Flash forward a day and now I’m in a meeting with my staff. The VP of marketing pops in to ask us about what are pain points are with the marketing department. which, when you think about it, is incredibly cool since most VPs of marketing aren’t exactly known for their consideration and concern for what’s going on in technical support, and we take him up on his request.
One of the things which annoys the heck out of me is long, unspeakable URLs. You know, the ones you can’t tell someone over the phone and expect to type them in to the Address: field of their web browser because they are all filled with "slashes" and "dot pea aitch peas" and "slash question mark eye dee equals doubleyou ee bees." It might be easy to type those things, but over the phone, especially with someone who is non-technical, a slow typist or both, it can be pretty painful to get those URLs typed in.
So, the VP gives me a thoughtful look and asks my staff how big of an issue this is with them.
Not very much, it turns out. They just have the customers go to the home page and then tell them what to click on from there.
My whole concept of technical support revolves around giving people the information and tools they need to solve a problem and a little education about the underlying technology, why something happened, what they can do to avoid it in the future and so forth. All pretty good, and all pretty basic. But I’m also used to working with people who are, well, they may not be PC-savvy, but can be given a set of instructions and will be able to follow them successfully. I guess what I’m thinking of is that they are more confident in how to use a computer. They may not understand how it works, but they feel comfortable using a computer and following a technical support engineer’s instructions.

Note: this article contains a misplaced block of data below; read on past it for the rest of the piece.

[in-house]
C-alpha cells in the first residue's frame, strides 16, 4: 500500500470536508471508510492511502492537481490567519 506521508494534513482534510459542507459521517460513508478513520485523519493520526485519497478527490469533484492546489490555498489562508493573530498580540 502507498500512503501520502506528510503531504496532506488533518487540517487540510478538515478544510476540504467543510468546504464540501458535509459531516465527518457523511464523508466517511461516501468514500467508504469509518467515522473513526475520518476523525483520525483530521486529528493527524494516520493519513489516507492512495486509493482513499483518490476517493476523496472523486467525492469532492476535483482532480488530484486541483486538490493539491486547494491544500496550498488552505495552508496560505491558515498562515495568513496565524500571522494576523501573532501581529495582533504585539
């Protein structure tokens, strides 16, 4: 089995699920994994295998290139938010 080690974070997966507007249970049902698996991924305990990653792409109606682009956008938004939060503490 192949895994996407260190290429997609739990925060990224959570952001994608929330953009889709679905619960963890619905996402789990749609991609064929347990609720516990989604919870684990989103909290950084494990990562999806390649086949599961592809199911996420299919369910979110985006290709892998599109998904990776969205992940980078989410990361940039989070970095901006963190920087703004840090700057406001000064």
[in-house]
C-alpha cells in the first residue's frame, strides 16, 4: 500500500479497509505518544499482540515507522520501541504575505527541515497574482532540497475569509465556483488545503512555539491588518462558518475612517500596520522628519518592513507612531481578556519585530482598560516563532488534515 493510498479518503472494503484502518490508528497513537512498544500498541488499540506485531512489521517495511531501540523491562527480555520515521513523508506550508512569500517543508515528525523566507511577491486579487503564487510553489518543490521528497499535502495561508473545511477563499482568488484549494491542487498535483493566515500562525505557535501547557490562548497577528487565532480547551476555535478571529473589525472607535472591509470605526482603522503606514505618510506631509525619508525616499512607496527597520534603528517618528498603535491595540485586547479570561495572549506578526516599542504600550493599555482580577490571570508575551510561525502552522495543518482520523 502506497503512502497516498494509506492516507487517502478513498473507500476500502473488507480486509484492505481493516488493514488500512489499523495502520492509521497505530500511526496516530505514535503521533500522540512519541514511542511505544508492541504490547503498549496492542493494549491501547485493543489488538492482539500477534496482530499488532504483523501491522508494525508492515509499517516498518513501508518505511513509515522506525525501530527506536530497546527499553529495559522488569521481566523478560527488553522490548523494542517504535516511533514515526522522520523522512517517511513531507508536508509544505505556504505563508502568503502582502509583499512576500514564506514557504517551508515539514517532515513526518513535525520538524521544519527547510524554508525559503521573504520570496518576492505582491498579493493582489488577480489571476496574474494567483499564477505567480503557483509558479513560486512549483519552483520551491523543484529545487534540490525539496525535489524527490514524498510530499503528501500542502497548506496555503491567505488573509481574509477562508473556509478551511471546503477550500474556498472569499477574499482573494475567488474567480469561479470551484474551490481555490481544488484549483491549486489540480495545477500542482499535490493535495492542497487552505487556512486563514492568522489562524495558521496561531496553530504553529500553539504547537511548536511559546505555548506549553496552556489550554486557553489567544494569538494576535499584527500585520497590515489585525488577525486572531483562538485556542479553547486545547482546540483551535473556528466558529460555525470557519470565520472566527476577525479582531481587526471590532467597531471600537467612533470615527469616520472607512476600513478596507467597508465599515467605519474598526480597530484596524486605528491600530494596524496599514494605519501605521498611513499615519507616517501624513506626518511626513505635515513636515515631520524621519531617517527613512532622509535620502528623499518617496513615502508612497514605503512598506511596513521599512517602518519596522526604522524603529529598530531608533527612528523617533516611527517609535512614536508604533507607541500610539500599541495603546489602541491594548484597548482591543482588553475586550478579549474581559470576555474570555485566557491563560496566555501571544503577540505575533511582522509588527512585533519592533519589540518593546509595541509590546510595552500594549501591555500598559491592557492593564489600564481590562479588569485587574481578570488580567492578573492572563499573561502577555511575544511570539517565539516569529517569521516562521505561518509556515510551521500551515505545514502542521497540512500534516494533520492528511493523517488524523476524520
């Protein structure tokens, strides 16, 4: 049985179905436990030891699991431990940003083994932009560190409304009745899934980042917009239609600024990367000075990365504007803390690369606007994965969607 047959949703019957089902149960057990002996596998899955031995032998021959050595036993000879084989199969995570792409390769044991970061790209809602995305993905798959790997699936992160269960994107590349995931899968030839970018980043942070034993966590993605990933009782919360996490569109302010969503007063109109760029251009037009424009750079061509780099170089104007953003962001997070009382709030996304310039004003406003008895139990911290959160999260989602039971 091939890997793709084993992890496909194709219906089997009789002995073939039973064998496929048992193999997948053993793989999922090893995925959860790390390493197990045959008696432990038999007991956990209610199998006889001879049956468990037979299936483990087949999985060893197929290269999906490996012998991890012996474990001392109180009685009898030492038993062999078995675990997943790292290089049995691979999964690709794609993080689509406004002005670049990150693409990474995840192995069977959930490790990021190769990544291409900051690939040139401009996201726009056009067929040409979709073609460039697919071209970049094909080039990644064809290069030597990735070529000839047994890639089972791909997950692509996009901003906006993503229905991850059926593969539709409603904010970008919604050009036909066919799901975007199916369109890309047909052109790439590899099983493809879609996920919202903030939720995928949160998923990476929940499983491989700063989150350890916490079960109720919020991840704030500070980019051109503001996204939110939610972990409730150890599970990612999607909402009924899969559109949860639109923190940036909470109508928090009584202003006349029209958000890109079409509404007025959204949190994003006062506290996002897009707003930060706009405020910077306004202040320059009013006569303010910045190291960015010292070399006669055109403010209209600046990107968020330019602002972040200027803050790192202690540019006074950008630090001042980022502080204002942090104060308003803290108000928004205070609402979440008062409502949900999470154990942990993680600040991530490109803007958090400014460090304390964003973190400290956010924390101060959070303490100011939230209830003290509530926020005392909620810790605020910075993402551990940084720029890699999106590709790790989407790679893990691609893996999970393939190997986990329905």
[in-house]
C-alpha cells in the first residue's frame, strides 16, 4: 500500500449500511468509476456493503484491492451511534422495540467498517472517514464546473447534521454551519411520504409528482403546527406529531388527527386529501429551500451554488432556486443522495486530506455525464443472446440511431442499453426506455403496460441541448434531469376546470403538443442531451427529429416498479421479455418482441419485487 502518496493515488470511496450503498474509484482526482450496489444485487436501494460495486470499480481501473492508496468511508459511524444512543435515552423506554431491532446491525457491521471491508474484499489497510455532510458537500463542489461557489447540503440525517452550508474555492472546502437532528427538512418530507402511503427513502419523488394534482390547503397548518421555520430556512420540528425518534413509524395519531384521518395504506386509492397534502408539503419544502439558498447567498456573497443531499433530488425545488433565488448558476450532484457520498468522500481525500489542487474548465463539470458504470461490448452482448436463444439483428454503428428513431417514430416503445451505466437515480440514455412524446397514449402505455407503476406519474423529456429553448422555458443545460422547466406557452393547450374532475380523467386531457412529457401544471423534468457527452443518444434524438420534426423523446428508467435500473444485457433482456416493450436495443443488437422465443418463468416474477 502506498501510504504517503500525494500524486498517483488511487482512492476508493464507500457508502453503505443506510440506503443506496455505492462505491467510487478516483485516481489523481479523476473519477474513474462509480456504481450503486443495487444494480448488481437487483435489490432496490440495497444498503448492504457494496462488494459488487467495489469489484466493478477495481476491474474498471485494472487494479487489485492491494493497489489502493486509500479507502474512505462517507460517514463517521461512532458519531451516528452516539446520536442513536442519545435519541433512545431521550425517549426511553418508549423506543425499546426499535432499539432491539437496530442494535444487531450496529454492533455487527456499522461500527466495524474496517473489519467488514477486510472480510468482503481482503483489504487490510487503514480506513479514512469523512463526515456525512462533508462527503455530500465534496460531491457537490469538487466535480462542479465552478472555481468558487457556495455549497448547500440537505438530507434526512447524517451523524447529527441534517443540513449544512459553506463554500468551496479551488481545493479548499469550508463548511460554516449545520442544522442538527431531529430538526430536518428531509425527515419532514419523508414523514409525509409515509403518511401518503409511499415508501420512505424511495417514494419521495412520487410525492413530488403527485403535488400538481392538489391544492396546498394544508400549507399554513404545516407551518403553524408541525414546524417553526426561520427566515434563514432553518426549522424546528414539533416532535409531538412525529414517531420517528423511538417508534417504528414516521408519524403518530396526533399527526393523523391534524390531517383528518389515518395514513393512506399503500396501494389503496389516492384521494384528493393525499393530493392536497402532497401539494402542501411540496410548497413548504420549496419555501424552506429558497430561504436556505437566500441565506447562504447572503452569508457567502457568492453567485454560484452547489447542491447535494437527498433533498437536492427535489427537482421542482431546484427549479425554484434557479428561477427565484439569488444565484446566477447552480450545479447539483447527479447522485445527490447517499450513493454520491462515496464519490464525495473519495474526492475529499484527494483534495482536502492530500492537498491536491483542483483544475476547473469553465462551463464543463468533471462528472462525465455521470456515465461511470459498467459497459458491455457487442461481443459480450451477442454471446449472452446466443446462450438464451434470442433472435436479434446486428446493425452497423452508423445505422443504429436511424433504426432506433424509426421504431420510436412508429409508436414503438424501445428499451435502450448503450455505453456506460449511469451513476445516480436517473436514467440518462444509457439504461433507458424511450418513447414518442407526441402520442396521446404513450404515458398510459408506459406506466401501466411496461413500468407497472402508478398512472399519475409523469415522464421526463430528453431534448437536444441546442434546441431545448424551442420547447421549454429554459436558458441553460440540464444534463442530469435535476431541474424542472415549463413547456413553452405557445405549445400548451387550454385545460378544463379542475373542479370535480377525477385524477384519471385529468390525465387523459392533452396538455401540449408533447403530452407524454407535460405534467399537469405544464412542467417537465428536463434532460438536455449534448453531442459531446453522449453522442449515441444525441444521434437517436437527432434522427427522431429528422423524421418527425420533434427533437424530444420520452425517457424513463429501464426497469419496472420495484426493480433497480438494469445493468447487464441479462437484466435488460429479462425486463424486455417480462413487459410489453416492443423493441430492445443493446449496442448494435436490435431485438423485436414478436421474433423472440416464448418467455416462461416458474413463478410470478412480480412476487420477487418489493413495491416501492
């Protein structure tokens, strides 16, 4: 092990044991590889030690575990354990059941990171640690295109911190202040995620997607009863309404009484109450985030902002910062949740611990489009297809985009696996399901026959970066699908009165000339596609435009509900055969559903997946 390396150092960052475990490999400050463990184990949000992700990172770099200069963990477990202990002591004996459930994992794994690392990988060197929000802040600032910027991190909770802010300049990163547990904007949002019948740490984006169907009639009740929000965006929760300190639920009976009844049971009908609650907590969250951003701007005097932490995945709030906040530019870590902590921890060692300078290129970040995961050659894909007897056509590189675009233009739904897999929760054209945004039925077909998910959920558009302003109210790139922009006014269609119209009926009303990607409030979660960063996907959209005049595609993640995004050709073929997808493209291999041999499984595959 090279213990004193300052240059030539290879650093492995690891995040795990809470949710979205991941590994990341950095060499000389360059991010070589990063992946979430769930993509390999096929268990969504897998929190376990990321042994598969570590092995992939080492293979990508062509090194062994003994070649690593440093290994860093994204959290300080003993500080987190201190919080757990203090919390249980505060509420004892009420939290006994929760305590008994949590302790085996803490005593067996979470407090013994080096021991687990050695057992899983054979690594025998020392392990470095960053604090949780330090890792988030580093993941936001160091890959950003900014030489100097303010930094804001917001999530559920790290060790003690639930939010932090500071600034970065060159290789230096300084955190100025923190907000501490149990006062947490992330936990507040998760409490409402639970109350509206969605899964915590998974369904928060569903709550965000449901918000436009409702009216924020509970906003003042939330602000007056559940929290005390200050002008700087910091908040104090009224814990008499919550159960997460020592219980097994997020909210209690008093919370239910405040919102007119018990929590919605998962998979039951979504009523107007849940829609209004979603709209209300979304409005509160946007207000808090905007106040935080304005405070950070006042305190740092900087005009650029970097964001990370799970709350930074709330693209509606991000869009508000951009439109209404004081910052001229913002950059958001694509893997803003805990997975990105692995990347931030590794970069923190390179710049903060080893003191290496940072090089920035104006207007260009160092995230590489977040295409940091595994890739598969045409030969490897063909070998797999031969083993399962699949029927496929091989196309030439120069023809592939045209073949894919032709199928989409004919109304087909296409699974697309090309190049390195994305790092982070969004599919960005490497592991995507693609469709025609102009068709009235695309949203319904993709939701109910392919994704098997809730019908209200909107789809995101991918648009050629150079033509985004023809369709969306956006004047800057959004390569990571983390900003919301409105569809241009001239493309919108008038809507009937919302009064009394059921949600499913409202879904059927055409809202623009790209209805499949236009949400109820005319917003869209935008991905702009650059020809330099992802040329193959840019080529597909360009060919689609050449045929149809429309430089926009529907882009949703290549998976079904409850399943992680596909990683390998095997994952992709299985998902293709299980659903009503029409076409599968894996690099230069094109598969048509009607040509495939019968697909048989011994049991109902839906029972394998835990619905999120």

Part of that is me, I suppose: I first entered the anti-virus industry in 1989 and stayed in it for five-and-a-half years until early 1995, when I left just before Microsoft Windows 95 and NT 4.0 would appear and make their mark on the world. During this DOS and Windows 3.1 era, computers were a lot simpler to operate and it was relatively easy to remove viruses from them, uninstall and re-install anti-virus software and troubleshoot various issues. I was used to working in a higher call volume environment in which I currently find myself, but with much shorter calls on average. Most just lasted a few minutes, long enough to tell the person what they needed to type in to solve the problem, an alternate step or two if they came across a common stopping point, and how to get back in touch with me if what I told them didn’t work.
Things are a lot different now. There are a lot fewer calls, for one thing—which, for one thing means that anti-virus software has gotten a lot better in the intervening decade—but the calls you get can be a lot longer. And the people whom you speak to know a lot less about computers—which, by the way, has nothing to do with them and is through no fault of their own: computers are just so much more complex these days—and they have to go through many more steps. And the steps they have to go through aren’t simple "type in" ones. They are complex ones involving navigating a GUI and finding programs and shortcuts and clicking on them with this and that mouse button followed by selecting this or that to accomplish whatever goal it is they are trying to reach.
Computers have gotten so much more complex and complicated these days (and powerful, inexpensive and easy to use when it comes to day-to-day tasks) that most people know less about how their computers operate then they did when they were simpler, more expensive and had less functionality a decade ago.
There are times when I feel old.
Whatever you wish to do in the future needs to be operator friendly. Network operators will control the content and the ecosystem–first they will merge with media companies, and then with banking companies. And if you don’t play by their rules then you’re out.